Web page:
The Long Now of Ulysses: Curating Literature after the Internet
This spring and summer, Leopold and Molly Bloom, Stephen Dedalus, Buck Mulligan, Blazes Boylan and the whole Ulysses entourage will be featured in student-curated exhibit called “The Long Now of Ulysses” in the Maltwood Gallery of the McPherson Library at the University of Victoria. The exhibit has been driven by the belief that Ulysses is finally a novel of the everyday. It is co-curated by the graduate students of Jentery Sayers’ “Introduction to Digital Humanities” and Stephen Ross’ “The Modernist Novel” courses in the English department at the University of Victoria, with support from the Maker Lab in the Humanities at UVic. The students developed the exhibit methodologies, selected content, and produced rationales, while the faculty handled logistics and provided guidance.
The rubric of the “long now” combined with an experiment in selecting excerpts to produce an often surprising set of displays anchored in Ulysses but by no means restricted to it. The “long now” situates cultural products such as novels, films, poems, paintings, music, architecture and design – as well as practices, beliefs, and ideologies – in historical contexts that are at once broad and deep. In this respect, the “Long Now” lets us treat Ulysses as a launching pad for considering enduring issues of concern, and to reassert the importance of cultural production as a means of engaging with the long now of our own cultural moment. The experiment in selection accepts the challenge of those devotees of the novel who claim that you could open it anywhere and find something interesting and provocative: we developed an algorithm to identify the excerpts we would use for the exhibit. Given that the novel is set on June 16 and was published in 1922, we have taken 6, 16, and 22 as significant numbers. Starting with the first page of each episode – using the 1922 first edition now available in digital facsimile on mvp.uvic.ca – we counted six pages in and sixteen lines down from the top of the page and then excerpted 22 lines of text.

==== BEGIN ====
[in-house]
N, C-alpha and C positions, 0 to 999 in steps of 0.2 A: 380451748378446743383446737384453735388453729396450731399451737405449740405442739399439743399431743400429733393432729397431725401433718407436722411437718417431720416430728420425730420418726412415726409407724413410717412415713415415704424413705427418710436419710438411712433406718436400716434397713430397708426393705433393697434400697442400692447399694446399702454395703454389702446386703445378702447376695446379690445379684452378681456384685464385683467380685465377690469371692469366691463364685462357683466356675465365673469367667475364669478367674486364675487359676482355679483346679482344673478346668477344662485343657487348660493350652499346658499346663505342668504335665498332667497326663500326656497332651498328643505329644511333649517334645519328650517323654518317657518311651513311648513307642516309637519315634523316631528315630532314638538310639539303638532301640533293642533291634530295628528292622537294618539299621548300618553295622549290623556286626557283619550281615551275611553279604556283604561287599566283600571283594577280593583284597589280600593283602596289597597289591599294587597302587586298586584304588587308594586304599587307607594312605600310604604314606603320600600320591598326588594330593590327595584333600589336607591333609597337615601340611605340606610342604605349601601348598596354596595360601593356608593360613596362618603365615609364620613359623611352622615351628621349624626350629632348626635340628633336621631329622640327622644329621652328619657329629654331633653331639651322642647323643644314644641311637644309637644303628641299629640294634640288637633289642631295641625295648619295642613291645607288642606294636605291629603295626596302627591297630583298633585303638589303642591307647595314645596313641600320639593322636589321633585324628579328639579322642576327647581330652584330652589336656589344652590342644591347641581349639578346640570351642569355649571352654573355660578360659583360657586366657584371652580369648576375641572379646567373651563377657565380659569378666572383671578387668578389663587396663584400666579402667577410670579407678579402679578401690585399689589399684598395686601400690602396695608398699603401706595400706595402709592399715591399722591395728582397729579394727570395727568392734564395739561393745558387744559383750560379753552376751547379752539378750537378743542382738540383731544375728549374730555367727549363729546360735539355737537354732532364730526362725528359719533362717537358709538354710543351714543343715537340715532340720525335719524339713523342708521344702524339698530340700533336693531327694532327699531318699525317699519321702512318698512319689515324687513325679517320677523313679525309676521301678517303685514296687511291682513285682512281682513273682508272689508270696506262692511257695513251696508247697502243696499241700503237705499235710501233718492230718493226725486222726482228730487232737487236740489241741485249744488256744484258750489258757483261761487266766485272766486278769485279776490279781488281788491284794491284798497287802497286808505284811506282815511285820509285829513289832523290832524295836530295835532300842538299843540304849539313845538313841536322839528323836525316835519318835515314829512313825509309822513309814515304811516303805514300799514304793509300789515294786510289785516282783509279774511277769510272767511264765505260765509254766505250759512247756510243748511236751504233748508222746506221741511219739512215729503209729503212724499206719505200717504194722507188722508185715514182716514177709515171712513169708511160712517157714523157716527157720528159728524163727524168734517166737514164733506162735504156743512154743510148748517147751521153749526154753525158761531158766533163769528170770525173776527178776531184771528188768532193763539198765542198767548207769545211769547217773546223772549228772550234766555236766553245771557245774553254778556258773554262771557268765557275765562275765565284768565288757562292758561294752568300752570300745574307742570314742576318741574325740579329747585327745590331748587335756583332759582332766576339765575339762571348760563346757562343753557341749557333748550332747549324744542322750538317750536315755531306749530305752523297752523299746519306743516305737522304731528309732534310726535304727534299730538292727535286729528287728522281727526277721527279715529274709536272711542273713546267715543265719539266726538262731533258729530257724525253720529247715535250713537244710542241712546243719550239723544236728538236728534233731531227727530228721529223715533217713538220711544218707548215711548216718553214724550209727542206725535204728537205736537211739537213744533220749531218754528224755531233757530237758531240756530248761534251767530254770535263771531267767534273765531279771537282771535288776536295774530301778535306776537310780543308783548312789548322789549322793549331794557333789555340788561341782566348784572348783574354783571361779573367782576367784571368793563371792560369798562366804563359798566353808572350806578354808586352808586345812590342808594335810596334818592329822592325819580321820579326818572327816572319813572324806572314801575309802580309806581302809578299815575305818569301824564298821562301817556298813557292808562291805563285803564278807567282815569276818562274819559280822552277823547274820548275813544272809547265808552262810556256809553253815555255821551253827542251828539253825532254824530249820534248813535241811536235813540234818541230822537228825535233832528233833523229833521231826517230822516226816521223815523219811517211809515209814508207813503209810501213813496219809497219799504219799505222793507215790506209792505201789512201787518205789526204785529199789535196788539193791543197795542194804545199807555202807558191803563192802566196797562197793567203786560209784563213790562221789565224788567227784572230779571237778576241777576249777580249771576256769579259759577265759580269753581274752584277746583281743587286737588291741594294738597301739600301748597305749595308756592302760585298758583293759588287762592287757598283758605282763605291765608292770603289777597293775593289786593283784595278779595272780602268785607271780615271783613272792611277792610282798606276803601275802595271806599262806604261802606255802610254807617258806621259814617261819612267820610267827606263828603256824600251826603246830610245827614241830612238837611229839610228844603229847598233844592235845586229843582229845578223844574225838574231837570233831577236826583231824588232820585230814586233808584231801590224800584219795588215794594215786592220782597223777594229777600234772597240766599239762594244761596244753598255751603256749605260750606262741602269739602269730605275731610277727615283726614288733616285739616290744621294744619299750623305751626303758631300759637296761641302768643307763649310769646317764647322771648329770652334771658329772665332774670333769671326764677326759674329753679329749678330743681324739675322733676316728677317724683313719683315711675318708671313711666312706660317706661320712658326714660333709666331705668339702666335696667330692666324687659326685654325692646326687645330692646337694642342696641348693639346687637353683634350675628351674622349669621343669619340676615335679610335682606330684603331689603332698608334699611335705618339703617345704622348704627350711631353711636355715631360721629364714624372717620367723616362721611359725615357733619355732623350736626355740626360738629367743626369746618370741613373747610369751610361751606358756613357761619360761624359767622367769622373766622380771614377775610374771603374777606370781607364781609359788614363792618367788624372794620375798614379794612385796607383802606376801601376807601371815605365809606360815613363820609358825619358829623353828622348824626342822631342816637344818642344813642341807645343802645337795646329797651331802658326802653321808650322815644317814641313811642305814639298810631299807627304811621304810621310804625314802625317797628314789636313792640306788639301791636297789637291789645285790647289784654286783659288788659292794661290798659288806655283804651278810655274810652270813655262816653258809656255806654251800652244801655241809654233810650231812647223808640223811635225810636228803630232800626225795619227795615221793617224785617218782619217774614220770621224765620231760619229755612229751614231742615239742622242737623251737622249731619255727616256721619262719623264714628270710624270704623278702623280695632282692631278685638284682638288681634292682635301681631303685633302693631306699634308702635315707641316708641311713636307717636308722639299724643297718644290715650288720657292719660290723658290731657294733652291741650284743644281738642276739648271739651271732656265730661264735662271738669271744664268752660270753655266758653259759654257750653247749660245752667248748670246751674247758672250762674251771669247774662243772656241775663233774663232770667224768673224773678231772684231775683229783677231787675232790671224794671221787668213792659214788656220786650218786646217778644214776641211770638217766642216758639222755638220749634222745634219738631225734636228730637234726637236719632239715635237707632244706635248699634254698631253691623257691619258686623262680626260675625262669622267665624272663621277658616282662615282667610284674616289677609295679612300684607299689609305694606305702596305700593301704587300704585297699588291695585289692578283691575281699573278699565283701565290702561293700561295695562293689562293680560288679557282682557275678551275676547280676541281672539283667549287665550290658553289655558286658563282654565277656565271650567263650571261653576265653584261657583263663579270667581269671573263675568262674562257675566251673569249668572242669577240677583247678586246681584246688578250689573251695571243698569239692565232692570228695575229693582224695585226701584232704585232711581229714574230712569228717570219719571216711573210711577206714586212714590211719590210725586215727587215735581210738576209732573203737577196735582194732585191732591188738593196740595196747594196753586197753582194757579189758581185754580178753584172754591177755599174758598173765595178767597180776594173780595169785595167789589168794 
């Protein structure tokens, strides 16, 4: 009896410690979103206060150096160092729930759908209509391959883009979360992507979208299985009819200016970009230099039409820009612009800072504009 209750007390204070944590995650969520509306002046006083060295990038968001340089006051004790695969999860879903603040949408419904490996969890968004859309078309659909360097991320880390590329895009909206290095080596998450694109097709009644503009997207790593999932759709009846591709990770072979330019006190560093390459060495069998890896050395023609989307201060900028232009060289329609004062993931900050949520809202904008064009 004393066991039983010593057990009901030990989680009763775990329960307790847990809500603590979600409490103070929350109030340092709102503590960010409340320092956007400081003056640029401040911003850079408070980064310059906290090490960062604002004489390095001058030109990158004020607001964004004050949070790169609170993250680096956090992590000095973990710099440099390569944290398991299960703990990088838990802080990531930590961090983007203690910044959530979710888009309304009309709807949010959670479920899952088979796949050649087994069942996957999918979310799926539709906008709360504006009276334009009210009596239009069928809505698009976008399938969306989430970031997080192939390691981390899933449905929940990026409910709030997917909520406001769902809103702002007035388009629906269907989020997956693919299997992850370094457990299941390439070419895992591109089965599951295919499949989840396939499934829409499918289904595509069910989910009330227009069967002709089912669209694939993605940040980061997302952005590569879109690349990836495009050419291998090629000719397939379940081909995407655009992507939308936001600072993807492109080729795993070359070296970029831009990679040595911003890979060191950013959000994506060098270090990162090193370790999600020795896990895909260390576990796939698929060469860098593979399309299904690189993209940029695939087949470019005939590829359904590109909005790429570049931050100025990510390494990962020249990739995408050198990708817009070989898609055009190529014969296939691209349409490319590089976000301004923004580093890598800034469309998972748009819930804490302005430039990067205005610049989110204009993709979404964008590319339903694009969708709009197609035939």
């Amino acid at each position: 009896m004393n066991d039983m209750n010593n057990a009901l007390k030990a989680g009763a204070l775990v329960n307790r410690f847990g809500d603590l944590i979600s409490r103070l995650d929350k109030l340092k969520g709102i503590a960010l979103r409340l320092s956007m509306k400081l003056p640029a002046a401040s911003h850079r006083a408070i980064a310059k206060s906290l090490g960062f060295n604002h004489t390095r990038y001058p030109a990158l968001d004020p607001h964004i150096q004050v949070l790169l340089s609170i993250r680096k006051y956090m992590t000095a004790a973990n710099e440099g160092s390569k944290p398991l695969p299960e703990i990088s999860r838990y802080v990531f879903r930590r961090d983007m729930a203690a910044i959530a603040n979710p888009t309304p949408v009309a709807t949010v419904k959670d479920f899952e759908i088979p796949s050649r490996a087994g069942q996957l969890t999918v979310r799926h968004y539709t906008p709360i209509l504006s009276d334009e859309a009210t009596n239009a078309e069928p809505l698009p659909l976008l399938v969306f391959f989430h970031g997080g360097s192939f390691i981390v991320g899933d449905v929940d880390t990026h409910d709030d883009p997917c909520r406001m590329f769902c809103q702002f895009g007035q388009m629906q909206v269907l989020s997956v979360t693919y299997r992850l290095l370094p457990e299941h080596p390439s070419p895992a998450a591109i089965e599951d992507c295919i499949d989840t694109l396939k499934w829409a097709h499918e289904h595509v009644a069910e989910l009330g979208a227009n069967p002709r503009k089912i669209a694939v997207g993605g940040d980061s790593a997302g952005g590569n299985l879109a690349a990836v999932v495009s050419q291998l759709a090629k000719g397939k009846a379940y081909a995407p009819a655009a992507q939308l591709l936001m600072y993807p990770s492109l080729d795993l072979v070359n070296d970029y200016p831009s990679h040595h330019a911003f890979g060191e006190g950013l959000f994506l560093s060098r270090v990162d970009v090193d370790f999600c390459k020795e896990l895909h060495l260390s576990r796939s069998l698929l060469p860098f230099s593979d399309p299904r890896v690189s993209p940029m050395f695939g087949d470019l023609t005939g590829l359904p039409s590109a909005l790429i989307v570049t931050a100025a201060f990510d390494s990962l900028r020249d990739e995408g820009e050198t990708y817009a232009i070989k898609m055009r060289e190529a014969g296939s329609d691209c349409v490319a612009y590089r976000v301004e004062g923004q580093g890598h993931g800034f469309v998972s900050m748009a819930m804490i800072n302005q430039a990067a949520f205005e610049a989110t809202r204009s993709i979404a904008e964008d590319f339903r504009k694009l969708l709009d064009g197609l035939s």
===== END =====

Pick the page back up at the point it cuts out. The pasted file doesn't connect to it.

The algorithm itself is not random, but the results are. This constraint forced our students to branch out from the text into both its immediate contexts and the long now of modernity.
The resulting creative and curatorial work is often astonishing. The students responsible for curating the content combed through the University of Victoria Art Collection and Special Collections at the UVic’s McPherson Library; hunted up historical artifacts such as newspapers, hair curlers, and shaving kits; and produced original artwork to illustrate the “long now” of Ulysses.
Others designed software that can help focus time for the sort of deep attention that Ulysses requires and repays so handsomely:
Some created Facebook profiles for the main characters in the novel:
And some guessed at Bloom’s potential Google search history:
As this little sample shows, Joyce’s novel continues to inform our engagements with the everyday reality of modernity, and to shape how we understand so many of the key issues that confront us everyday. Now if only there were a little book of Bloom’s sayings one could turn to for a clever closing phrase…
The exhibit opens 17 May 2013 in the Maltwood Gallery at the McPherson Library of the University of Victoria. It runs through mid-August. If you will be in town for a visit, vacation, research, the Digital Humanities Summer Institute, the Congress of the Social Sciences and Humanities, or simply because your flight got cancelled, please drop by and say hi. The exhibition is generously supported by the Social Sciences and Humanities Research Council of Canada and the Maker Lab in the Humanities.
Associate Professor | English | U. of Victoria